AMPS: What inspired you to be a director?
Terence Nance: It was probably indirect inspiration from my parents. My mother is an actress and my dad is a photographer so you mix them up and get me.
AMPS: What was your first camera?
TN: My dad got it for me for Christmas. It was a Vivitar point and shoot.
AMPS: Did you originally want to direct music videos first or films?
TN: Neither. I didn’t really know what a director was until after I had started making Oversimplification. I started doing music videos to practice and also thinking I could make money doing it while making art in general. Of course, I was wrong.
AMPS: Where do you draw inspiration from to create some of your concepts?
TN: I don’t really get inspired as much as impregnated. Ideas just come to me as if implanted by some other being — fully formed into my brain.
AMPS: Why did you feel it was important for you to make your short film, No Ward, about the New Orleans residents living in Dallas after hurricane evacuation?
TN: All the media about the hurricane made up until that point focused on the physical destruction of New Orleans. I wanted to talk about cultural destruction and psychological destruction in other spaces where there were fewer news crews.
AMPS: What made you comfortable to be in front of the camera for An Oversimplification of Her Beauty?
TN: I had no idea anyone would ever see it. I was working from a space of assumed obscurity.
AMPS: The trailer is very intriguing, could you explain the concept of the film and is the title a reference to under-appreciation or taking little joys for granted?
TN: Yes. It’s more a joke about the fact that you can’t distill the feeling of loving someone into sounds and images.
AMPS: What was your experience like at the Sundance Film Festival last year?
TN: Stressful and beautiful. No one had seen it!
AMPS: Why did you change the title from, How Would You Feel To An Oversimplification of Her Beauty?
TN: I didn’t change the name really. An Oversimplification of Her Beauty is a separate film that I edited as an addendum to HWUF. So you are actually watching both [films] simultaneously.
AMPS: I was surprised when I saw their names on the poster. I made the Dallas connection with Wyatt Cenac and the Brooklyn connection from Jay-Z and dream hampton, but Joy Bryant’s involvement is a quandary to me. How did dream hampton, Joy Bryant, Jay-Z, and Wyatt Cenac get involved as co-executive producers with this film?
TN: I have to thank my board of co-executive producers for bringing on even more co execs, specifically, Natasha Logan, Wyatt Cenac, Dream Hampton, and Hank Willis Thomas. All showed the film to influential people and brought bigger names aboard.
AMPS: What are your favorite movies of all time?
TN: They change a lot but, Bamboozled. Killer of Sheep. Dr. Strange love. Eternal Sunshine. Coming to America. Daughters of the Dust.
AMPS: Are there any new movies you are anticipating this year?
TN: Ain’t Them Bodies Saints. Newlyweeds. Mother of George. Afronauts. Oldboy. 1982.
AMPS: How do you feel about the current film industry? Are you a fan of the multiple sequels and remakes?
TN: No. It’s a market focused on white men making as much money as humanly possible – as quickly as possible by arousing white men worldwide with boring stories about white men winning against adversity. I’m bored.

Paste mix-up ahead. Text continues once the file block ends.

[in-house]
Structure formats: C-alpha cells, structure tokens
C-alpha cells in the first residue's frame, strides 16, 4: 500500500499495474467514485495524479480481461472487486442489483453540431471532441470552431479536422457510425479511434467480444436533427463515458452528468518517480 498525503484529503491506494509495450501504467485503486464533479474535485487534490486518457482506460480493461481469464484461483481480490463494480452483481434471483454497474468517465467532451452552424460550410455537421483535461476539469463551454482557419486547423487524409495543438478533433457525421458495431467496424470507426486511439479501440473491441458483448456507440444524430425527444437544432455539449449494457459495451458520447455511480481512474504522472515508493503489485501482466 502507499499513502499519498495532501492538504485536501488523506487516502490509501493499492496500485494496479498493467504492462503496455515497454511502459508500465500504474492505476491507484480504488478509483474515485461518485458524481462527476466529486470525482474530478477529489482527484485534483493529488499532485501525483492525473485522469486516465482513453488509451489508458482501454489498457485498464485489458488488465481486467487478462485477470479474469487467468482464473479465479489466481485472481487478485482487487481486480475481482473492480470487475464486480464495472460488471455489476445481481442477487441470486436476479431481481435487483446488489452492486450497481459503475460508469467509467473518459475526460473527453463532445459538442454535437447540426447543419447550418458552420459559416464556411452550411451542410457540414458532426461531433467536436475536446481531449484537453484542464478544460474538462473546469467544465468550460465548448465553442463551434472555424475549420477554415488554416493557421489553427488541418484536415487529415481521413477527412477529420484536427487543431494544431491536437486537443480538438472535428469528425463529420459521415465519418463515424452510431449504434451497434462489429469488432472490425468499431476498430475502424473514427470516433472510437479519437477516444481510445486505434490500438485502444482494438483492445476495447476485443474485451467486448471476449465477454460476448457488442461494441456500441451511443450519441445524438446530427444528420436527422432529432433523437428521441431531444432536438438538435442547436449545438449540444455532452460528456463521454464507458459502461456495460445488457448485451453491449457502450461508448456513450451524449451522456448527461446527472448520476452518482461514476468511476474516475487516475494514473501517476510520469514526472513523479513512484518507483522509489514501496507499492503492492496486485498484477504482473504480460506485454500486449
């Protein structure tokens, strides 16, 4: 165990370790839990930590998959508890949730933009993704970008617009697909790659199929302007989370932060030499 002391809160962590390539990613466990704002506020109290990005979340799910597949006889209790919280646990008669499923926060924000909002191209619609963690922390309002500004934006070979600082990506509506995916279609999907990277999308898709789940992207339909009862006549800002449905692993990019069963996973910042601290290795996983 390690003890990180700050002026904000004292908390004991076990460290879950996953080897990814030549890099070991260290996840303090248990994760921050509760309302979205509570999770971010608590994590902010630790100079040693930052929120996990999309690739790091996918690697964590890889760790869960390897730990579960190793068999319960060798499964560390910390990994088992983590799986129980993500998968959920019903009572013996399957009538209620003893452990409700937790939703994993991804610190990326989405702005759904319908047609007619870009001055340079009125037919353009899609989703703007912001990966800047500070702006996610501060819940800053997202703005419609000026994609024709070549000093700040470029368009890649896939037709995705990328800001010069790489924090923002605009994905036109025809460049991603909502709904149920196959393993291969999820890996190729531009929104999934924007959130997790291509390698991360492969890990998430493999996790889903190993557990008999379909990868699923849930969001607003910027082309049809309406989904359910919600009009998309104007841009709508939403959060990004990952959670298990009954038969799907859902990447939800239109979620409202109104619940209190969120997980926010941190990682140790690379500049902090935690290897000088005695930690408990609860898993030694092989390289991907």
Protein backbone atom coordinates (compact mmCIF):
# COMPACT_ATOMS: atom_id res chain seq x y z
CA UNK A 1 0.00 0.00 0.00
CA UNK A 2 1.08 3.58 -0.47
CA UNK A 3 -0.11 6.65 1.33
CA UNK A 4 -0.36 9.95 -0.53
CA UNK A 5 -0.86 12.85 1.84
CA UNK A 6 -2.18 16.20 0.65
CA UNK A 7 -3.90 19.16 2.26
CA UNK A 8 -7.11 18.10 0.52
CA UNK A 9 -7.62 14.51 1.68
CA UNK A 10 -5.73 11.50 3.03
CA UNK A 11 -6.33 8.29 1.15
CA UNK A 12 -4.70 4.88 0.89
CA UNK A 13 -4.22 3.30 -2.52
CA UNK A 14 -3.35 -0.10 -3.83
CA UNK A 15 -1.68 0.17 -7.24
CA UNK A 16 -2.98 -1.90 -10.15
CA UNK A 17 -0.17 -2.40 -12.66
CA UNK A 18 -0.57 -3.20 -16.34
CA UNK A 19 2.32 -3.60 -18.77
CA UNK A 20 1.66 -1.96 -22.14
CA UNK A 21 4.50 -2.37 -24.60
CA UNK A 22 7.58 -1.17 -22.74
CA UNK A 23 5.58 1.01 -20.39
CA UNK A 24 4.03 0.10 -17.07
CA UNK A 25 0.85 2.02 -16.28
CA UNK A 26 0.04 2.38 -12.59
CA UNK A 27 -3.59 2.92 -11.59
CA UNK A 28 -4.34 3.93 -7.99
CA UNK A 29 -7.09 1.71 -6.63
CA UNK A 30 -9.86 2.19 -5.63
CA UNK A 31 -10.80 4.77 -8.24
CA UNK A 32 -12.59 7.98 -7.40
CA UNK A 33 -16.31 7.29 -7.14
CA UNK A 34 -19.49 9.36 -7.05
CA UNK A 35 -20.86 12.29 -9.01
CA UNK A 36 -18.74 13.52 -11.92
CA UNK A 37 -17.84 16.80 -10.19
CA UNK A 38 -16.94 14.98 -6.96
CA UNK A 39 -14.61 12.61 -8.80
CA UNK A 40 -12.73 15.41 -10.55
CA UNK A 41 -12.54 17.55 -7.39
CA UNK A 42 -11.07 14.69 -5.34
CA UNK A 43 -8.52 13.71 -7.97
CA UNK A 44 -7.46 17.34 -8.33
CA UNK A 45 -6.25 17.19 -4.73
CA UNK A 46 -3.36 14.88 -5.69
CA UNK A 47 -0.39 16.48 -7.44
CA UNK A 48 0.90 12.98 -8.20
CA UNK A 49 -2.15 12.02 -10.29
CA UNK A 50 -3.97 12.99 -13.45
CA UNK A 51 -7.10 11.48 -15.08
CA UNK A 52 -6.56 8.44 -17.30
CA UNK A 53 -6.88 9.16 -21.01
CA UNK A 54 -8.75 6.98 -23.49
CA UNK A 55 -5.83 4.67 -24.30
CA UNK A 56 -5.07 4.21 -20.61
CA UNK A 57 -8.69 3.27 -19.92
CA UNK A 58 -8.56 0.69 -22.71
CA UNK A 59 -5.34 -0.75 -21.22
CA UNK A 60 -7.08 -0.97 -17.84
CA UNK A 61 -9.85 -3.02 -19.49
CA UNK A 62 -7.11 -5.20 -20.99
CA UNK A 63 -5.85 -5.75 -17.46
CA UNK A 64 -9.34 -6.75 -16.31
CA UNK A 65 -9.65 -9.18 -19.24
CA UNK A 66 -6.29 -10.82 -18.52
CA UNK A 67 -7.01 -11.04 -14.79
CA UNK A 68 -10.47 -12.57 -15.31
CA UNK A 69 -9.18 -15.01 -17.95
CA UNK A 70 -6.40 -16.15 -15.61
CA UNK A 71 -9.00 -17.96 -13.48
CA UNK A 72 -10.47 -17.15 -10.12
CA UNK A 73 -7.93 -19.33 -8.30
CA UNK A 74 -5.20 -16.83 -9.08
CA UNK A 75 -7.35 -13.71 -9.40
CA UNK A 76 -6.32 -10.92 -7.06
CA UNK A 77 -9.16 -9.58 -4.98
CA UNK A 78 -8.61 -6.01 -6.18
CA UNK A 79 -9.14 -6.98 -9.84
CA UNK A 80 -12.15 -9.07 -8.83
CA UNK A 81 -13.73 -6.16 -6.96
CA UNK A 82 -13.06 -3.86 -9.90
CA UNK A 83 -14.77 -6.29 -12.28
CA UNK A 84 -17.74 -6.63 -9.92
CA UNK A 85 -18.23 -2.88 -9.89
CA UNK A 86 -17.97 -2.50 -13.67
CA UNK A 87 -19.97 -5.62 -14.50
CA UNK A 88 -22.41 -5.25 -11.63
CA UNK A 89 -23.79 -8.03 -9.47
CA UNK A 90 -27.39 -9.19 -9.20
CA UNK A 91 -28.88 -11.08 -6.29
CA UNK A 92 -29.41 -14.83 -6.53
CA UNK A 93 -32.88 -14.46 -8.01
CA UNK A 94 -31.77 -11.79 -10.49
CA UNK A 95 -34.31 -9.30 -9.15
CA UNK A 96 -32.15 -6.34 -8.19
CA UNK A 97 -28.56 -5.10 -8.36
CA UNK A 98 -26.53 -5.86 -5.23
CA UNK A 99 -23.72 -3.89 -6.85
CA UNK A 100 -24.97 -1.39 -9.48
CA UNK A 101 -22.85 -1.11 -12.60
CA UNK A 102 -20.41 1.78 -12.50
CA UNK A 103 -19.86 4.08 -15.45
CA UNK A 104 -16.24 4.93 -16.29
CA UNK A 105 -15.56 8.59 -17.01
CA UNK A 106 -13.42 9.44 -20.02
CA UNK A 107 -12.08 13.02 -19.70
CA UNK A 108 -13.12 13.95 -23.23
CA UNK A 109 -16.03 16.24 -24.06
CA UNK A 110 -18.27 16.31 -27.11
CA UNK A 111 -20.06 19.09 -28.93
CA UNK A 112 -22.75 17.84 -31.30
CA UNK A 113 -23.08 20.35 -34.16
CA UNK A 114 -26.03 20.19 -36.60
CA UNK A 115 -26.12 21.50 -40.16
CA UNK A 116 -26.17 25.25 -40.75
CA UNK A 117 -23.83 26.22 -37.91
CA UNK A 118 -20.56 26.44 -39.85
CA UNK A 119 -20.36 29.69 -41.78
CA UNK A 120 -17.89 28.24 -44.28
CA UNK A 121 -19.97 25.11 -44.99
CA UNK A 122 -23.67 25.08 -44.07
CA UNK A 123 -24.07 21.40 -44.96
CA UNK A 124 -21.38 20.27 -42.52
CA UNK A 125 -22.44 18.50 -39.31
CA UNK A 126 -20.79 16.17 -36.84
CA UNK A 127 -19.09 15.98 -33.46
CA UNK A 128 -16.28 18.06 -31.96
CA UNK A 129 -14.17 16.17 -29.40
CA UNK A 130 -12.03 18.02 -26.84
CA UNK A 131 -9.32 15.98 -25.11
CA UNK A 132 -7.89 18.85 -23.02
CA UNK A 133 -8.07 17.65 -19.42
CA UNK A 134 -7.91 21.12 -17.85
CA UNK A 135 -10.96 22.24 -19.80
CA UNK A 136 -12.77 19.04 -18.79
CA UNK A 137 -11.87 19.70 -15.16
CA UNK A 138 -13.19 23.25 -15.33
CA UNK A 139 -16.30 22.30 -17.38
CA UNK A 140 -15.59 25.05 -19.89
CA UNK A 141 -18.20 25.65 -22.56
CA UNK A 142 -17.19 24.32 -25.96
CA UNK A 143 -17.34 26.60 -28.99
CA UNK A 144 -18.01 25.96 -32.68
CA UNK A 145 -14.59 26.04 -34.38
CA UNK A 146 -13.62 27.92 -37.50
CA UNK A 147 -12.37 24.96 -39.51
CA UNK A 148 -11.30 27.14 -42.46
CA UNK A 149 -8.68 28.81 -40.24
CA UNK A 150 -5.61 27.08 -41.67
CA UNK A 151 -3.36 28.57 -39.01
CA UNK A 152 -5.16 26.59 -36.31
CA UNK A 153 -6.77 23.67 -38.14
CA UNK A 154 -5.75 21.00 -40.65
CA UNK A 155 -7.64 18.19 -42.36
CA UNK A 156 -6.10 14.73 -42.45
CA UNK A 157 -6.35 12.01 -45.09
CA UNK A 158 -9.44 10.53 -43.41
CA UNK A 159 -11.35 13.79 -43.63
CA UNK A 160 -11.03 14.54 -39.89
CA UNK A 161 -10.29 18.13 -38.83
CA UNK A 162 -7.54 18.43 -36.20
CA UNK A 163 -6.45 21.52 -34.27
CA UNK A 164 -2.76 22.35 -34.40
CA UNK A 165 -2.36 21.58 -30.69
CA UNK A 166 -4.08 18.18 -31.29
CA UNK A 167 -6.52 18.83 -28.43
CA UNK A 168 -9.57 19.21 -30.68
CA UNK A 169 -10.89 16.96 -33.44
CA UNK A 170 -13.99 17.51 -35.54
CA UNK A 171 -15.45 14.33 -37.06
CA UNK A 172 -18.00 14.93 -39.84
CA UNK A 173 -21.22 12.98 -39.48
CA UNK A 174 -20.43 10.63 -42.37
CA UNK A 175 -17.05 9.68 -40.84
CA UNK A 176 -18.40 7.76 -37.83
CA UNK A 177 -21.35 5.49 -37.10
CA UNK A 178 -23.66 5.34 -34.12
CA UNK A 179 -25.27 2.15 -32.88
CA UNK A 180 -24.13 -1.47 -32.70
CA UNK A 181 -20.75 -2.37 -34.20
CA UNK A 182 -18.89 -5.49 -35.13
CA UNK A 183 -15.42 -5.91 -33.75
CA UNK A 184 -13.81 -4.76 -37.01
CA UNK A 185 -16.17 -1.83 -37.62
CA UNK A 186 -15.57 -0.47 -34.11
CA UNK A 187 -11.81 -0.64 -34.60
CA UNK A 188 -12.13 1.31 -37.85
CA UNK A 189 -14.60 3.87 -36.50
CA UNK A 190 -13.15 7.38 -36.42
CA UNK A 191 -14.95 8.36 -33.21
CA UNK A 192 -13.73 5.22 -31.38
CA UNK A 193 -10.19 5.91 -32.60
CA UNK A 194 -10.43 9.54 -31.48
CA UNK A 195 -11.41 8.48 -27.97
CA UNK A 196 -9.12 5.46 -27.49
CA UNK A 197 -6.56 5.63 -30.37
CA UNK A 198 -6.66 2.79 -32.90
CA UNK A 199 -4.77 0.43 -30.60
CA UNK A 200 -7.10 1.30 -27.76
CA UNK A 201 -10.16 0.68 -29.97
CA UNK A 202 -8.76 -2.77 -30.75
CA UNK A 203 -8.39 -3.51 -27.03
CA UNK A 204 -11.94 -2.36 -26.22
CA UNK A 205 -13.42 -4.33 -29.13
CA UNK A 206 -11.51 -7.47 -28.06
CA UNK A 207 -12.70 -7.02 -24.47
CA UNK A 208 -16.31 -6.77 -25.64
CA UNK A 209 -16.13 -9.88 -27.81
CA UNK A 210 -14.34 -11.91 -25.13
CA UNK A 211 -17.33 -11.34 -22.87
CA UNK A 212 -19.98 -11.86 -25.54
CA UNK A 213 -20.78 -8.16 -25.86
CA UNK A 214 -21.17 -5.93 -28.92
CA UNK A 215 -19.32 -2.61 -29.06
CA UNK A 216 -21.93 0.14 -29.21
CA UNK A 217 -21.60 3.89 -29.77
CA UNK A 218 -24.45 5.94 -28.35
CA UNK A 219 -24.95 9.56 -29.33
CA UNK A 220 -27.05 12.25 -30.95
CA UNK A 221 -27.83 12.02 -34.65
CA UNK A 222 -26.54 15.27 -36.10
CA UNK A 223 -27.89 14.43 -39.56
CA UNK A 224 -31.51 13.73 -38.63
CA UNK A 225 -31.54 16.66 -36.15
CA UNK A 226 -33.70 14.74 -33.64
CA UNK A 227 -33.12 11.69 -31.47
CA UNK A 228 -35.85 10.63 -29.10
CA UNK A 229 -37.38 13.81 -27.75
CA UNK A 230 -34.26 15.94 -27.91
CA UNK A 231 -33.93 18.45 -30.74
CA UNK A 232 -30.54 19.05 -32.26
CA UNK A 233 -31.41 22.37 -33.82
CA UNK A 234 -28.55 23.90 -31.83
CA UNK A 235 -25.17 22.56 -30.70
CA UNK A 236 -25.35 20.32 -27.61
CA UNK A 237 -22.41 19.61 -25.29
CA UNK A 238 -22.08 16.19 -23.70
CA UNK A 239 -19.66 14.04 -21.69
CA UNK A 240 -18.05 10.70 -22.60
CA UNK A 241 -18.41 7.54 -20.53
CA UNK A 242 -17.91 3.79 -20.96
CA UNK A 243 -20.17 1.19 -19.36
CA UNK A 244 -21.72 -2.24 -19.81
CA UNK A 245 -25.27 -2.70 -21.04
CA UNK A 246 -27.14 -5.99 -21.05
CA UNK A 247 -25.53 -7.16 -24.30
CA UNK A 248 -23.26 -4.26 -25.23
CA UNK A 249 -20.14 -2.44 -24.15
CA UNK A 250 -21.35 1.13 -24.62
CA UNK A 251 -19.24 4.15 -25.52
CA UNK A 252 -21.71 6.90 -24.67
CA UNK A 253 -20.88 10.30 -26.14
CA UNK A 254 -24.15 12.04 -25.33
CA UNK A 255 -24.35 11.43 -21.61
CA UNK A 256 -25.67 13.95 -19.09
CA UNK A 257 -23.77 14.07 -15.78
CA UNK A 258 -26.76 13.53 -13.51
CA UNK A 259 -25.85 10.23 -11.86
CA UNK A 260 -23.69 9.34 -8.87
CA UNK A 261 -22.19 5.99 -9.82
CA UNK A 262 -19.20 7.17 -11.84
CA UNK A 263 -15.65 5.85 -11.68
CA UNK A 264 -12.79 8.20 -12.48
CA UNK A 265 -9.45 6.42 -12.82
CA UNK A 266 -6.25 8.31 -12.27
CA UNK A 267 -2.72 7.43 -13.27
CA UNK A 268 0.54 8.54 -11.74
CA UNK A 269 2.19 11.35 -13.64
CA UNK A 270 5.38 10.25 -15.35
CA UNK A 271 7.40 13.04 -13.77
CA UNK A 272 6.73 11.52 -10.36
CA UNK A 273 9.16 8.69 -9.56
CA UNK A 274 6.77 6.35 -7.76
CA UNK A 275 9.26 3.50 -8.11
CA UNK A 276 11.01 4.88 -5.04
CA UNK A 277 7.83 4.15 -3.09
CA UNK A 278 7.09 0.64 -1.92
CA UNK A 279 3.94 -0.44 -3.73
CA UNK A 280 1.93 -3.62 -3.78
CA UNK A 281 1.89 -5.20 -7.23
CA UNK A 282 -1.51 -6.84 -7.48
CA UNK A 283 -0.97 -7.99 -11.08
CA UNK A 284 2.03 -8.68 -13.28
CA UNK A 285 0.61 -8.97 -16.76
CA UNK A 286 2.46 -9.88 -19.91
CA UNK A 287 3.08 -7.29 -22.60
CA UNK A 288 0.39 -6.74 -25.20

AMPS: What’s the hardest part of being a director?
TN: It’s the most labor intensive thing you can do that does not promise any reward (monetarily, spiritually, ethically, or otherwise.) it allows for no weakness of character.
AMPS: Would you rather your films be released in theaters first or premiered on a streaming media like Netflix?
TN: The Theater is my church.
AMPS: Some have argued that an established director like Spike Lee should not use fundraising or crowdfunding efforts for his latest project, how do you feel about that?
TN: I feel like they should stop hating and go make a movie. To truly answer that question I would have to know their rationale. What is their argument exactly?
AMPS: You have used fundraising before; can you explain the process behind sites like Indigogo and Kickstarter?
TN: You earn every dollar donated. It takes thousands of man hours in marketing and outreach to successfully fund a kickstarter campaign so you earn every dollar. It isn’t free money.
AMPS: With Vine and Instagram on everyone’s phones, do you think most users add to the art of culture with their visuals?
TN: Most? Idk. Most people on my timeline do, but that might only be the culture I move in. Who knows?
AMPS: What’s your advice to eclectic individuals afraid to share their vision through an art form?
TN: Force yourself to do it. There is no formula for overcoming fear. Fear is technically insurmountable — you will always feel it. No matter what day you walk to the coast, the ocean will still be cold, vast, unpredictable, and unforgiving — you gotta just accept that and jump in. Get sick. Drown. Accept that your worst fear will happen. Force yourself to jump. Unfortunately, I don’t know if you can advise will-power or inspire it in someone who doesn’t have it, especially an adult. Some people are lucky, because they have people around them that will force them to jump so I guess surrounding yourself with pushy people could be good if you are fear ridden.
AMPS: What do you hope to accomplish by January 2014?
TN: Nirvana. [Ed. Note: Defined by Webster’s Dictionary as: a place or state of oblivion to care, pain, or external reality; also: bliss, heaven]
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